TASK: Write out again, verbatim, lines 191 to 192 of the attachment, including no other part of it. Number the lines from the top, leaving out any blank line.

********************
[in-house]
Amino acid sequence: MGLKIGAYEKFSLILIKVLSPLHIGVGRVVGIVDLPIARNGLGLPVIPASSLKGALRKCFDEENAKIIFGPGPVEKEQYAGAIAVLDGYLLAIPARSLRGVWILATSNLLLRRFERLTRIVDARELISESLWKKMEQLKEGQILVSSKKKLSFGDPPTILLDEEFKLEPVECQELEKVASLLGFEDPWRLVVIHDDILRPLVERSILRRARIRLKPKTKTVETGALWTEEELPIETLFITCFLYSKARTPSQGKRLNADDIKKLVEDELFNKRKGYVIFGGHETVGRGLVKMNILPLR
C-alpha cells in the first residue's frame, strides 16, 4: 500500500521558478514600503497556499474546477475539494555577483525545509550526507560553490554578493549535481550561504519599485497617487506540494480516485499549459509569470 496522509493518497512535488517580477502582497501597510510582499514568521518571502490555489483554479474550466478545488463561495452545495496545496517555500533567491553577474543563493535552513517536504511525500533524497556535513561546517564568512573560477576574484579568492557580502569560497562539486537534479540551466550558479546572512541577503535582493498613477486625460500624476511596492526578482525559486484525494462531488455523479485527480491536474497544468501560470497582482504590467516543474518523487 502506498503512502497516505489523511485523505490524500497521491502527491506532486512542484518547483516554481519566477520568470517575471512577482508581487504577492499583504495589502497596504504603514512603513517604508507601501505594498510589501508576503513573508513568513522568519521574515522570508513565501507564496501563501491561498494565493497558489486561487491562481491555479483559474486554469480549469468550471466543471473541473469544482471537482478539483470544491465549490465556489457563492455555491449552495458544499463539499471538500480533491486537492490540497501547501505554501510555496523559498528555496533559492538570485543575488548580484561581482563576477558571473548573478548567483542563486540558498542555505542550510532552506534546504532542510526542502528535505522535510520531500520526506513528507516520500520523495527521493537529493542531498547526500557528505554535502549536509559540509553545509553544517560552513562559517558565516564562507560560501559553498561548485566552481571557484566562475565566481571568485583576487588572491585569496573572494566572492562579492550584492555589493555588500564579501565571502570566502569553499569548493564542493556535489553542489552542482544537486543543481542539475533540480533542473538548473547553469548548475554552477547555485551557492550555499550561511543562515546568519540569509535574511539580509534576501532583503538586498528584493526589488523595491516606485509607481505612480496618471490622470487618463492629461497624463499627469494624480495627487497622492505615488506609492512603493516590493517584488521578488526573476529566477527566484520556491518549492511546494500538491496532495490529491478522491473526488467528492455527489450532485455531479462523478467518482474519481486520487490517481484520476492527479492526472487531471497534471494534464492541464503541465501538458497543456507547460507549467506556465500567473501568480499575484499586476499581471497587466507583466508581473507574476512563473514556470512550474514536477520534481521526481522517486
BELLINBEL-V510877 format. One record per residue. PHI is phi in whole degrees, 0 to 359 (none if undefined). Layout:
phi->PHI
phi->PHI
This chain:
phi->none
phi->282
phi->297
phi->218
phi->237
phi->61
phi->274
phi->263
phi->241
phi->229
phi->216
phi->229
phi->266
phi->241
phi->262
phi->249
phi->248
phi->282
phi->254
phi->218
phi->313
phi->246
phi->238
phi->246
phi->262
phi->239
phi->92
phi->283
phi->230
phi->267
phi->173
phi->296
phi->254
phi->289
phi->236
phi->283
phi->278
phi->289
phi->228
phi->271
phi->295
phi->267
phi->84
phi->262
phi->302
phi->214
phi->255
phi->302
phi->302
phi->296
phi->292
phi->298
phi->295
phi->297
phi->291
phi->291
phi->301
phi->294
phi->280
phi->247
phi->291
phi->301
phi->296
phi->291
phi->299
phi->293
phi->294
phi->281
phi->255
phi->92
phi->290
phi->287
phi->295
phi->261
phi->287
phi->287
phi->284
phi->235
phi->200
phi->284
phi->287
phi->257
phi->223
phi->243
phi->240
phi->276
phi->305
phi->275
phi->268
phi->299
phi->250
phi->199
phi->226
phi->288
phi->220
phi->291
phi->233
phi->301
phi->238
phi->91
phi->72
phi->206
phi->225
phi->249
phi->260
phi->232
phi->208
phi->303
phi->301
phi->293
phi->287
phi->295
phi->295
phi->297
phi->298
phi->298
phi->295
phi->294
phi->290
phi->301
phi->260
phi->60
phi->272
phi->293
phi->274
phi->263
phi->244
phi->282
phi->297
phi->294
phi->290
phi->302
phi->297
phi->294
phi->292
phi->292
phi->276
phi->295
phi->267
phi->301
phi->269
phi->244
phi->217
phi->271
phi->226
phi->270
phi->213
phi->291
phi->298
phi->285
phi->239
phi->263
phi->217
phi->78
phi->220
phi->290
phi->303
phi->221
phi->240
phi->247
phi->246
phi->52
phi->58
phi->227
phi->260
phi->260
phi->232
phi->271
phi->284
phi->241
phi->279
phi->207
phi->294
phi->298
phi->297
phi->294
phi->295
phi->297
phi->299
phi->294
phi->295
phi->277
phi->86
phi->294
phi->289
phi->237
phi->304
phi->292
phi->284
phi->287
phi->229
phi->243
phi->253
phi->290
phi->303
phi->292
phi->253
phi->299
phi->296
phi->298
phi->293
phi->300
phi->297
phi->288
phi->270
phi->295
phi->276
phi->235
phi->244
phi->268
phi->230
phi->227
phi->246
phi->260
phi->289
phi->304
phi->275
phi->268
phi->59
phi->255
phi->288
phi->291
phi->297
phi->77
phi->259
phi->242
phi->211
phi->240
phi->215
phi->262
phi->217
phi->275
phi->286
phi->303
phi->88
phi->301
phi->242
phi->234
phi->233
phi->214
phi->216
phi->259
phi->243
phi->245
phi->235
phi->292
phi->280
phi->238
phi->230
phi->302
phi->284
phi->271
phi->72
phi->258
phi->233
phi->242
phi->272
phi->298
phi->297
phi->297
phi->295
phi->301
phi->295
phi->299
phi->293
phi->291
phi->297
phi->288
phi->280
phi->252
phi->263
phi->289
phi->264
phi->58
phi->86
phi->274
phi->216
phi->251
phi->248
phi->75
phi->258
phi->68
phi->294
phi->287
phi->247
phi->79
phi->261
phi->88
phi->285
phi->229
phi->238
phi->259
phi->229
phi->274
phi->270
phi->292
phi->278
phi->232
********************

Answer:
phi->294
phi->289